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Hagel: The Wrong Man
He was the softest senator on Iran and would be a the softest secretary of defense.


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Alan M. Dershowitz

Were Chuck Hagel to be nominated as secretary of defense, the Iranian mullahs would interpret President Obama’s decision as a signal that the military option was now, effectively, off the table. It would encourage them to proceed with their development of nuclear weapons without fear of an attack from the United States. It would tell them that if they can endure the pain of sanctions and continue the charade of negotiations, they will ultimately be allowed to win the prize of a deliverable nuclear bomb.

Hagel’s nomination would also validate the fears of Israeli leaders who have never really believed that the United States would attack Iran’s nuclear program even if that were the only way to stop it. It would make an Israeli military attack more likely.

President Obama himself has been clear that the policy of his administration is to prevent Iran from developing nuclear weapons rather than to “contain” a nuclear-armed Iran through deterrence. He has made it clear that he would authorize the use of force if that were the only way to prevent Iran from obtaining a nuclear bomb. But Hagel’s position has been the exact opposite. He was the softest senator with regard to the threat posed by Iran and its surrogates, and he would be seen as the softest secretary of defense. A lead editorial in the Washington Post aptly summarized Hagel’s views:

Mr. Hagel . . . repeatedly voted against sanctions, opposing even those aimed at the Iranian Revolutionary Guard Corps, which at the time was orchestrating devastating bomb attacks against U.S. troops in Iraq. Mr. Hagel argued that direct negotiations, rather than sanctions, were the best means to alter Iran’s behavior. . . . Mr. Obama has said that his policy is to prevent Iran from obtaining a nuclear weapon and that containment is not an option. Mr. Hagel has taken a different view, writing in a 2008 book that “the genie of nuclear weapons is already out of the bottle, no matter what Iran does.”

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It is true that Hagel has also talked about keeping all options on the table, but the thrust of his position, as it will surely be understood by the Iranians, suggests that if he were to become secretary of defense, he would strongly oppose the use of force against Iran’s nuclear program, even as a last resort.

Hagel’s appointment would send another disturbing message to the bigots of Tehran, who believe that the only people calling for military action against Iran are “the Jews.” Hagel speaks their language. He is the only mainstream American politician to talk openly about how “the Jewish lobby intimidates a lot of people.” Others refer to the “Israel lobby,” which includes Jews, Christians, and others. They understand that not all supporters of Israel are Jewish, and that not all Jews are part of the Israel lobby. But Hagel apparently sees things in terms of Jewish interests versus American interests.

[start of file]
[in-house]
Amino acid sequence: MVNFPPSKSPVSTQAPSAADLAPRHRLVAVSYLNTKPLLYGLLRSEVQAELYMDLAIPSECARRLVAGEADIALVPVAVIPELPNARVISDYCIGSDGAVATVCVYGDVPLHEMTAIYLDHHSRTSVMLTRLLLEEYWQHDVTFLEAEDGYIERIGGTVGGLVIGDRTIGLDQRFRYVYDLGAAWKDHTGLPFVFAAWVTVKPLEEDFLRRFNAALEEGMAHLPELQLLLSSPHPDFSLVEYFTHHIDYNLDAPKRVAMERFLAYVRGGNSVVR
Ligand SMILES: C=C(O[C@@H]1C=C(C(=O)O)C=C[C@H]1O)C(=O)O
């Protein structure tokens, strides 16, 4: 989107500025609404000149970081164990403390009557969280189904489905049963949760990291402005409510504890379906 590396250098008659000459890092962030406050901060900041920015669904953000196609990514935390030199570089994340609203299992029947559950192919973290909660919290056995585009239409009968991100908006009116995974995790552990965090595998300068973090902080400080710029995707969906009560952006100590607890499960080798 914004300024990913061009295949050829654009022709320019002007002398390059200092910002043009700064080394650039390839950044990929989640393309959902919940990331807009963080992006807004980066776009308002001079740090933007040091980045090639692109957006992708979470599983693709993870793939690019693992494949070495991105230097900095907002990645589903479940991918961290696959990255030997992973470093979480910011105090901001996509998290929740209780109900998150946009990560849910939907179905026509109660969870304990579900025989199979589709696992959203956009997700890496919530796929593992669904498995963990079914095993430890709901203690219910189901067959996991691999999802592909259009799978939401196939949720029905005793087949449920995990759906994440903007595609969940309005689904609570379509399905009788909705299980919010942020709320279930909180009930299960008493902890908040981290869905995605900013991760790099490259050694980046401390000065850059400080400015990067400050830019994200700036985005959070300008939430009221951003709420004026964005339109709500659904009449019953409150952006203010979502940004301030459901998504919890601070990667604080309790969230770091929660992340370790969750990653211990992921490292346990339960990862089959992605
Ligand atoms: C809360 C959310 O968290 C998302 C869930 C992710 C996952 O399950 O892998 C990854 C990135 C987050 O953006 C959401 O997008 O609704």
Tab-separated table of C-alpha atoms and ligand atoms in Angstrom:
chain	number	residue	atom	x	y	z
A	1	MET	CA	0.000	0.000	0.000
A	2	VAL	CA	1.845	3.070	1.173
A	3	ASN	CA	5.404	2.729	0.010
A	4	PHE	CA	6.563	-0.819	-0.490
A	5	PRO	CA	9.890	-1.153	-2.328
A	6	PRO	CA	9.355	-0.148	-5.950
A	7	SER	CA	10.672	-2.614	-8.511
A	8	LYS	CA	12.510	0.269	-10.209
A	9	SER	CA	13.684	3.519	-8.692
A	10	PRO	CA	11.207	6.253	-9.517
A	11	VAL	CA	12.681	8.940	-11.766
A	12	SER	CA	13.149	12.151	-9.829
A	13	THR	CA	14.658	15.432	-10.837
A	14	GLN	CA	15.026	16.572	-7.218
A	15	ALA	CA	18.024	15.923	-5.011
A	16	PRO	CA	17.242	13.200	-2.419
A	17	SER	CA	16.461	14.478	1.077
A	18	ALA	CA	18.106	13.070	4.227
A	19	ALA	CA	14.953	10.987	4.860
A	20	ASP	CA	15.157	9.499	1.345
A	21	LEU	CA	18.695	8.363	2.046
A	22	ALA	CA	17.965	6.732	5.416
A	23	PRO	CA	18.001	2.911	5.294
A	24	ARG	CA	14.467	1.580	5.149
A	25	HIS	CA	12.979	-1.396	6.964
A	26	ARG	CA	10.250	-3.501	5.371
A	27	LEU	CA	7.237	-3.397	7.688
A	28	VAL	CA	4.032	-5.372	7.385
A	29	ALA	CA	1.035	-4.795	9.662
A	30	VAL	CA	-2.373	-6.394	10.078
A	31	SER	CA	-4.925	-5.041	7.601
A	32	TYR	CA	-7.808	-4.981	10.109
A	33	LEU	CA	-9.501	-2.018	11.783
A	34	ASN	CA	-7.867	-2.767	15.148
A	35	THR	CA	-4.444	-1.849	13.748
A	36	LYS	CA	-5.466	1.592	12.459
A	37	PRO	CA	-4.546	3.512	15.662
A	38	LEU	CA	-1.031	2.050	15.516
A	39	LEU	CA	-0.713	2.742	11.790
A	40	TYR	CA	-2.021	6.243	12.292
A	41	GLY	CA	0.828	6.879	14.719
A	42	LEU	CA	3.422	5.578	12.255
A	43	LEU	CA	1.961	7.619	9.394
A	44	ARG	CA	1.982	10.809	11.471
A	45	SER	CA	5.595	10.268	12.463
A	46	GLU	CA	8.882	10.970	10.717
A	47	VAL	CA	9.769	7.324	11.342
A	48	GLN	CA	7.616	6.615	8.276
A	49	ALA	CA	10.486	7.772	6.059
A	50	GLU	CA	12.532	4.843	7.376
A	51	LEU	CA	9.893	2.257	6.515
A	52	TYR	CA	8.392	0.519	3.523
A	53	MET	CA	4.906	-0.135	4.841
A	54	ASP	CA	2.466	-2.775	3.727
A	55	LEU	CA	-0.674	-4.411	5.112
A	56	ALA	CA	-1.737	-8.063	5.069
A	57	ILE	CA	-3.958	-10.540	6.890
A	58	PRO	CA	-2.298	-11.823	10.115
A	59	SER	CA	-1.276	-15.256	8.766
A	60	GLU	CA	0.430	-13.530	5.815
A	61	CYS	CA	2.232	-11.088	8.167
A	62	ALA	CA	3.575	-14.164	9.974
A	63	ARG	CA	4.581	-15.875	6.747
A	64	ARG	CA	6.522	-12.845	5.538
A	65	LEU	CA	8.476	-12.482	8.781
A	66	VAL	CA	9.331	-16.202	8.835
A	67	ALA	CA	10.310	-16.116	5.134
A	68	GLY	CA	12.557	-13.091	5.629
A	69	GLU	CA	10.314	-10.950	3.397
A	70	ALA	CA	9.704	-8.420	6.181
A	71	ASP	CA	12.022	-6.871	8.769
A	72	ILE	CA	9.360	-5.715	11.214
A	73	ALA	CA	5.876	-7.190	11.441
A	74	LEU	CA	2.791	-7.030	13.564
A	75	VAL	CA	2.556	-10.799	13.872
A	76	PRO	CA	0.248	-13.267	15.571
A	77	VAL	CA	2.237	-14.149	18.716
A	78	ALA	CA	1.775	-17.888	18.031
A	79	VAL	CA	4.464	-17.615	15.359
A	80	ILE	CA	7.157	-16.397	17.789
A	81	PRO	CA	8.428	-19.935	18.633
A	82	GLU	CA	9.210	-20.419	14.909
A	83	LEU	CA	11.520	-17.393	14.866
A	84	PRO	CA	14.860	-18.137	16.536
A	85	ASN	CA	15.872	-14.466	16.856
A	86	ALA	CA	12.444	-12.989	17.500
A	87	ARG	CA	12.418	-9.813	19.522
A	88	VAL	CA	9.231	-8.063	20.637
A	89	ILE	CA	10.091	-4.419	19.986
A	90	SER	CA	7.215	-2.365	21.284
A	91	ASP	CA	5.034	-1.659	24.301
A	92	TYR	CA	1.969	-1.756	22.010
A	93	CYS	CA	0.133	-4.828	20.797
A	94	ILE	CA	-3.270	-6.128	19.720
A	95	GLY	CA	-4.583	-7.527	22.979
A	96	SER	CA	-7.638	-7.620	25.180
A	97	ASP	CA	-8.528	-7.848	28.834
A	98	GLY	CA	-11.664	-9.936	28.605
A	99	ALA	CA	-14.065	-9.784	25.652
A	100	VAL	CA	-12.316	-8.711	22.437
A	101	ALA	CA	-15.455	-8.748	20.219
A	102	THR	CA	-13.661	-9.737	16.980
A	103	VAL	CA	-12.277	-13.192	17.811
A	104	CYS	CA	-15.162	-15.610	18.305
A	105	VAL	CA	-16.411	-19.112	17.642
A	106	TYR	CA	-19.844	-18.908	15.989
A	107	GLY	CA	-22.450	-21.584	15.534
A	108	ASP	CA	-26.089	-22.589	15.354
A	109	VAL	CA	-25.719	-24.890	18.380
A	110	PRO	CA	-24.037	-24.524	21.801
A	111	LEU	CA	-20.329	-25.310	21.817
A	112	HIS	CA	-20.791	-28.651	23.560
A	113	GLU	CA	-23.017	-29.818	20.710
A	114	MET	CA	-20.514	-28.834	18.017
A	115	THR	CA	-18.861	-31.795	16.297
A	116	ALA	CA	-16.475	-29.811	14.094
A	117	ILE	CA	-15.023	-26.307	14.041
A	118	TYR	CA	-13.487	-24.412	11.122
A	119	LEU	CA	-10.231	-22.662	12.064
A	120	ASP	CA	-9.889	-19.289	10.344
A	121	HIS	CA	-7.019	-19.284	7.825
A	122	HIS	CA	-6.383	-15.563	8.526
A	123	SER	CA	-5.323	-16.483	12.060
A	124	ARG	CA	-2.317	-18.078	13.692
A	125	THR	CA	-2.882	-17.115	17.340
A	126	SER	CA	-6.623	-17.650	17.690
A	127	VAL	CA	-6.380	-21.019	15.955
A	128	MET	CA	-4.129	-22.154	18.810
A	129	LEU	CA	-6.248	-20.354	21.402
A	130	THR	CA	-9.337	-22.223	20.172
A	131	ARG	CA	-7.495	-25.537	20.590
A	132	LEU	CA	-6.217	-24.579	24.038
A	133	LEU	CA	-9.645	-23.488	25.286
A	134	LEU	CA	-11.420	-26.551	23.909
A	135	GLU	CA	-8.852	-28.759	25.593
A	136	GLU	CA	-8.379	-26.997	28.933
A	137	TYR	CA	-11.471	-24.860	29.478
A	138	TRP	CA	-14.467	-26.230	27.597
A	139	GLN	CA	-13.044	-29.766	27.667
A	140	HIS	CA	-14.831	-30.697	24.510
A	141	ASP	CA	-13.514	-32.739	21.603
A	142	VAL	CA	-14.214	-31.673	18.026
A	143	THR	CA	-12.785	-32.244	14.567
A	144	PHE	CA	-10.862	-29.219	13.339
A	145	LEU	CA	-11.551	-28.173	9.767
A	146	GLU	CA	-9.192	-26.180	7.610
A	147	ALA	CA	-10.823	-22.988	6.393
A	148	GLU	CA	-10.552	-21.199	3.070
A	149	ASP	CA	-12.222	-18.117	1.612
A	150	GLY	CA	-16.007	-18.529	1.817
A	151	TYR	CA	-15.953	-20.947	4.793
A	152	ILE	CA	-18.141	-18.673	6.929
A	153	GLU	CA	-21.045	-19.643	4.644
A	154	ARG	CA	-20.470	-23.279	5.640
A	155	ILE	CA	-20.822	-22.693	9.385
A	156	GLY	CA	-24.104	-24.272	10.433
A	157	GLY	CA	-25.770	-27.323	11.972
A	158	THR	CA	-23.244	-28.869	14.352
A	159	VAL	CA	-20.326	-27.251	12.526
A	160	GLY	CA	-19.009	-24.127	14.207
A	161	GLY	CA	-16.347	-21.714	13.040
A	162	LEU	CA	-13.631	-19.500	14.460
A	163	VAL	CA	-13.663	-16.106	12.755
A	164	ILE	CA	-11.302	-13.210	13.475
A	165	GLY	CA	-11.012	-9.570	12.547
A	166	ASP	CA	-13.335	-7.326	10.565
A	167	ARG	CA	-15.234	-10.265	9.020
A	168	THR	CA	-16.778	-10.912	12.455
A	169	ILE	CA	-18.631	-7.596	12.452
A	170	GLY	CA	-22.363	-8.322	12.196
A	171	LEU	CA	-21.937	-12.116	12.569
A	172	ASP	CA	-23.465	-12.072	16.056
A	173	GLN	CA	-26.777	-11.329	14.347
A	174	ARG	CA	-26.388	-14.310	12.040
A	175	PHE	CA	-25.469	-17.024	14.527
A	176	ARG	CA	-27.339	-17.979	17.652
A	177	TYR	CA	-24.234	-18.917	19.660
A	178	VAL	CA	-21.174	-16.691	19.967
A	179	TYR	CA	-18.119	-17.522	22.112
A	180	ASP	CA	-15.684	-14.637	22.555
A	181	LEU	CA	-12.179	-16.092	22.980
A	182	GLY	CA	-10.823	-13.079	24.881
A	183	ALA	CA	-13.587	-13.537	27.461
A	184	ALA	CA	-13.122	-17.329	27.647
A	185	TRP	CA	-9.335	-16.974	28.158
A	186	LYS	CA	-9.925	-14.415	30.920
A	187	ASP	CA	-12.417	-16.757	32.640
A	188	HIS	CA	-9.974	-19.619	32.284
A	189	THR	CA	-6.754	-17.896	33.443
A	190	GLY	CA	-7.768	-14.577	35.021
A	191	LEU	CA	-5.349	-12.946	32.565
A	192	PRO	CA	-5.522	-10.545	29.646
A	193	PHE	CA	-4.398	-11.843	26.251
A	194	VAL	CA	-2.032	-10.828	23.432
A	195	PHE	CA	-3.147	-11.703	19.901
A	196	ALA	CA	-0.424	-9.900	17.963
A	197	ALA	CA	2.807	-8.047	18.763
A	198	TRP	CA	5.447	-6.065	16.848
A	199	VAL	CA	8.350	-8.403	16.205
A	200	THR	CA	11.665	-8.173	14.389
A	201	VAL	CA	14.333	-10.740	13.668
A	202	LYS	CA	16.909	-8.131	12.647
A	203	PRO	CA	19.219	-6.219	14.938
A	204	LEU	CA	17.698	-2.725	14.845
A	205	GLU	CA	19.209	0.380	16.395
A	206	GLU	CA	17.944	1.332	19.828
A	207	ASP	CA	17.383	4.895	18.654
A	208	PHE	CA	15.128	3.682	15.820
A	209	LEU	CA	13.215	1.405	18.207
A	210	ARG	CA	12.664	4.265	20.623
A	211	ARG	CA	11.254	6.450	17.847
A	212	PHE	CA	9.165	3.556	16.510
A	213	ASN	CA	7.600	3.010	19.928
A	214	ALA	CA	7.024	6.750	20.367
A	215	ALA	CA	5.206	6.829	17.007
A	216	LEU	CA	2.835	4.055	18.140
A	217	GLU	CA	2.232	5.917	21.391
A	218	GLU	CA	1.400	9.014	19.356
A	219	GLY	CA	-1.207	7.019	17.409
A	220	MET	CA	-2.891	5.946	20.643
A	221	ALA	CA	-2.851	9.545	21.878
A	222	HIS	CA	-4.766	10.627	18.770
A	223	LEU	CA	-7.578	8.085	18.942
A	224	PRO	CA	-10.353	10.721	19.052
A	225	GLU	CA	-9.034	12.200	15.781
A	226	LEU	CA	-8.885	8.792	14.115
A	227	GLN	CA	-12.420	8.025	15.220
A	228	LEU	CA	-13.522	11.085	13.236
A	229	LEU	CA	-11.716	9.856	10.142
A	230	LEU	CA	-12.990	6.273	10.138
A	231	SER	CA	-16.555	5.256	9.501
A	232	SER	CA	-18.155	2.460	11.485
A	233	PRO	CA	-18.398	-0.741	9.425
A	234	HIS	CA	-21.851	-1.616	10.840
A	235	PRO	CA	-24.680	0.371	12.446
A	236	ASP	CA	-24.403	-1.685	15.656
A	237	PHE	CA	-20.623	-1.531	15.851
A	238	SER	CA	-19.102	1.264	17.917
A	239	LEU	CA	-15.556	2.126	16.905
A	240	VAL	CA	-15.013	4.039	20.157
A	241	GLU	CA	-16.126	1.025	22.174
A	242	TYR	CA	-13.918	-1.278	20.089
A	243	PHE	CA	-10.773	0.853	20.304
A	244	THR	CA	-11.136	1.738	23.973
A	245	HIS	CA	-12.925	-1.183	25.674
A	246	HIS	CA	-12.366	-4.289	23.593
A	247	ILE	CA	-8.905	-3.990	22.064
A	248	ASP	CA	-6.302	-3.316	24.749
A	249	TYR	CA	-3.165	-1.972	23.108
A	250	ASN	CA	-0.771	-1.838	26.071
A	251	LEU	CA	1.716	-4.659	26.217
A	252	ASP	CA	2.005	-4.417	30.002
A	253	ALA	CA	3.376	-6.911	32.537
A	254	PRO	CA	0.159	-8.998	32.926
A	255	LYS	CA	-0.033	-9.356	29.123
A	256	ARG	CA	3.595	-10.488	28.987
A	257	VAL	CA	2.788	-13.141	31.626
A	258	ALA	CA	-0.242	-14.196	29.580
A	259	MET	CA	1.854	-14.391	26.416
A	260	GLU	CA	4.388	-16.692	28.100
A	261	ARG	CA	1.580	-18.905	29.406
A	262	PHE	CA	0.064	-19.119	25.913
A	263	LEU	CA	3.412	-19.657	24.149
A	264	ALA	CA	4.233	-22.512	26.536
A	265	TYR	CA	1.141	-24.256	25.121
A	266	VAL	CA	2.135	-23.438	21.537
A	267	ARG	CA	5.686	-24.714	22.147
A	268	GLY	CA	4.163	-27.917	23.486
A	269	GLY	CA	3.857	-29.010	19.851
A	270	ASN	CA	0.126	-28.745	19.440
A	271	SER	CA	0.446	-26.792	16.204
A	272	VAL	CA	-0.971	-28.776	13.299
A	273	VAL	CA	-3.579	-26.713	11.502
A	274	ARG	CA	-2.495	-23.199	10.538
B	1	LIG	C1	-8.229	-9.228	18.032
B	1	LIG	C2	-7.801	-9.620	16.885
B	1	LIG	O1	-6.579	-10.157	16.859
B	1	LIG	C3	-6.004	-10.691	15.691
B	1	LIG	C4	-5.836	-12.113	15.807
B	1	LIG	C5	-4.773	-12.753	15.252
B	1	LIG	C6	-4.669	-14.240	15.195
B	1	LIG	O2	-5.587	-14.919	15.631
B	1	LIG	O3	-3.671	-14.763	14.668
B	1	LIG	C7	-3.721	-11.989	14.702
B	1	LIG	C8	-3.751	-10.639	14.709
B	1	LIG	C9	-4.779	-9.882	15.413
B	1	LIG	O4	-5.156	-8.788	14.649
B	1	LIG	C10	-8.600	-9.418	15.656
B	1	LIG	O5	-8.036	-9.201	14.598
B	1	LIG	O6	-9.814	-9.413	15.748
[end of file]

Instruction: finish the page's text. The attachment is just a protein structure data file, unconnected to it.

This is a delicate time for American policy with regard to Iran in particular and the Middle East in general. Syria, an ally of Iran, is on the verge of collapse. Egypt is in turmoil. Jordan is having difficulties. The Israel–Palestine peace process seems to be at a standstill. This is not the time to be sending the wrong message, or even a confusing message, to Iran and its surrogates by nominating a man who is widely seen as out of the American mainstream when it comes to support for Israel’s security.

Even if Hagel were to be nominated and then not confirmed by the Senate, the Iranians would get the wrong message. They would see the nomination as representing President Obama’s real views on the possible use of force against the Iranian nuclear program, and they would see the Senate’s negative vote as a reflection of the power of the “Jewish lobby” over the legislature. Since it is the president and not the legislature that will decide whether to deploy the military option against Iran, the mullahs will be confirmed in their belief that they are free to continue to develop nuclear weapons.

In the end, the nomination of Hagel would make military action by the United States or Israel more rather than less likely, because it would embolden the mullahs toward defying any threat of the military option.

Senator Hagel is the wrong man, being considered for the wrong job, at the wrong time. There are other candidates whose nomination would send the right message: namely, that the United States will try sanctions and negotiations first, and will use force only as a last resort, but that under no circumstances will the Obama administration allow Iran to develop nuclear weapons. That’s President Obama’s message. That’s not Senator Hagel’s message. Mixed messages are ineffective and in this case would be quite dangerous.

— Alan M. Dershowitz is the Felix Frankfurter Professor of Law at Harvard Law School.



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